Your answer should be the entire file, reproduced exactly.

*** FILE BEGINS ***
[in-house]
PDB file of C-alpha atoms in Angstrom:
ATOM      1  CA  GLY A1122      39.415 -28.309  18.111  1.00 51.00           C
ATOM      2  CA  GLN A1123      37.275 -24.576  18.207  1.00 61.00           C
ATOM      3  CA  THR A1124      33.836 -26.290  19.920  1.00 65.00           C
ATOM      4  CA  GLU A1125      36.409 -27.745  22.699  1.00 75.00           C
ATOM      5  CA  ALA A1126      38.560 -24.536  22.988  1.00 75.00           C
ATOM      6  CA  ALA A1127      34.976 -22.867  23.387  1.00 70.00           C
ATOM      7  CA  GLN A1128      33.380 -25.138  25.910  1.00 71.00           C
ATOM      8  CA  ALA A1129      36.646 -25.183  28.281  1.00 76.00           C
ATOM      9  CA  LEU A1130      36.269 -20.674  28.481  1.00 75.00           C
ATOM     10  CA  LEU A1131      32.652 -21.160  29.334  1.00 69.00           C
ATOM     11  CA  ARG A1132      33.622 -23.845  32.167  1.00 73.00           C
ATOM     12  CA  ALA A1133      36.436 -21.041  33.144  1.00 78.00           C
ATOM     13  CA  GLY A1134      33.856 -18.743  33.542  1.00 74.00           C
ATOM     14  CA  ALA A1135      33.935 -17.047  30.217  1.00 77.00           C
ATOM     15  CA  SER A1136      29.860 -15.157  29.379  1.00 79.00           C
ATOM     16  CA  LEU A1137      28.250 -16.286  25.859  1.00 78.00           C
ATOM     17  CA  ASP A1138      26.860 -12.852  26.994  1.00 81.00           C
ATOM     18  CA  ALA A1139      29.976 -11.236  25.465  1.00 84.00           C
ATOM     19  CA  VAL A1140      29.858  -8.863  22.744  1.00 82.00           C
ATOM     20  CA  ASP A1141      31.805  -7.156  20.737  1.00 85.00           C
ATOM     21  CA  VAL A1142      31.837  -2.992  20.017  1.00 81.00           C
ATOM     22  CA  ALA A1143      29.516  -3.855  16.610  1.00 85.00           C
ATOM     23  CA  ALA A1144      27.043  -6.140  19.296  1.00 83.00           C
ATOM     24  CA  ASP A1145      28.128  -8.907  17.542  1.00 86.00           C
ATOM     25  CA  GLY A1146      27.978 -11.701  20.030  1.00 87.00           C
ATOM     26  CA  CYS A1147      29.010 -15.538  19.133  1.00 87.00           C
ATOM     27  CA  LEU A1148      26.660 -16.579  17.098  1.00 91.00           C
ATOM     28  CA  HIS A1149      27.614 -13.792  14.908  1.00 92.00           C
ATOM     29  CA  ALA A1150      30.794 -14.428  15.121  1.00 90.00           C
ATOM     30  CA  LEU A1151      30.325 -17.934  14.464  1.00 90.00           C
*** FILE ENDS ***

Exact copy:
[in-house]
PDB file of C-alpha atoms in Angstrom:
ATOM      1  CA  GLY A1122      39.415 -28.309  18.111  1.00 51.00           C
ATOM      2  CA  GLN A1123      37.275 -24.576  18.207  1.00 61.00           C
ATOM      3  CA  THR A1124      33.836 -26.290  19.920  1.00 65.00           C
ATOM      4  CA  GLU A1125      36.409 -27.745  22.699  1.00 75.00           C
ATOM      5  CA  ALA A1126      38.560 -24.536  22.988  1.00 75.00           C
ATOM      6  CA  ALA A1127      34.976 -22.867  23.387  1.00 70.00           C
ATOM      7  CA  GLN A1128      33.380 -25.138  25.910  1.00 71.00           C
ATOM      8  CA  ALA A1129      36.646 -25.183  28.281  1.00 76.00           C
ATOM      9  CA  LEU A1130      36.269 -20.674  28.481  1.00 75.00           C
ATOM     10  CA  LEU A1131      32.652 -21.160  29.334  1.00 69.00           C
ATOM     11  CA  ARG A1132      33.622 -23.845  32.167  1.00 73.00           C
ATOM     12  CA  ALA A1133      36.436 -21.041  33.144  1.00 78.00           C
ATOM     13  CA  GLY A1134      33.856 -18.743  33.542  1.00 74.00           C
ATOM     14  CA  ALA A1135      33.935 -17.047  30.217  1.00 77.00           C
ATOM     15  CA  SER A1136      29.860 -15.157  29.379  1.00 79.00           C
ATOM     16  CA  LEU A1137      28.250 -16.286  25.859  1.00 78.00           C
ATOM     17  CA  ASP A1138      26.860 -12.852  26.994  1.00 81.00           C
ATOM     18  CA  ALA A1139      29.976 -11.236  25.465  1.00 84.00           C
ATOM     19  CA  VAL A1140      29.858  -8.863  22.744  1.00 82.00           C
ATOM     20  CA  ASP A1141      31.805  -7.156  20.737  1.00 85.00           C
ATOM     21  CA  VAL A1142      31.837  -2.992  20.017  1.00 81.00           C
ATOM     22  CA  ALA A1143      29.516  -3.855  16.610  1.00 85.00           C
ATOM     23  CA  ALA A1144      27.043  -6.140  19.296  1.00 83.00           C
ATOM     24  CA  ASP A1145      28.128  -8.907  17.542  1.00 86.00           C
ATOM     25  CA  GLY A1146      27.978 -11.701  20.030  1.00 87.00           C
ATOM     26  CA  CYS A1147      29.010 -15.538  19.133  1.00 87.00           C
ATOM     27  CA  LEU A1148      26.660 -16.579  17.098  1.00 91.00           C
ATOM     28  CA  HIS A1149      27.614 -13.792  14.908  1.00 92.00           C
ATOM     29  CA  ALA A1150      30.794 -14.428  15.121  1.00 90.00           C
ATOM     30  CA  LEU A1151      30.325 -17.934  14.464  1.00 90.00           C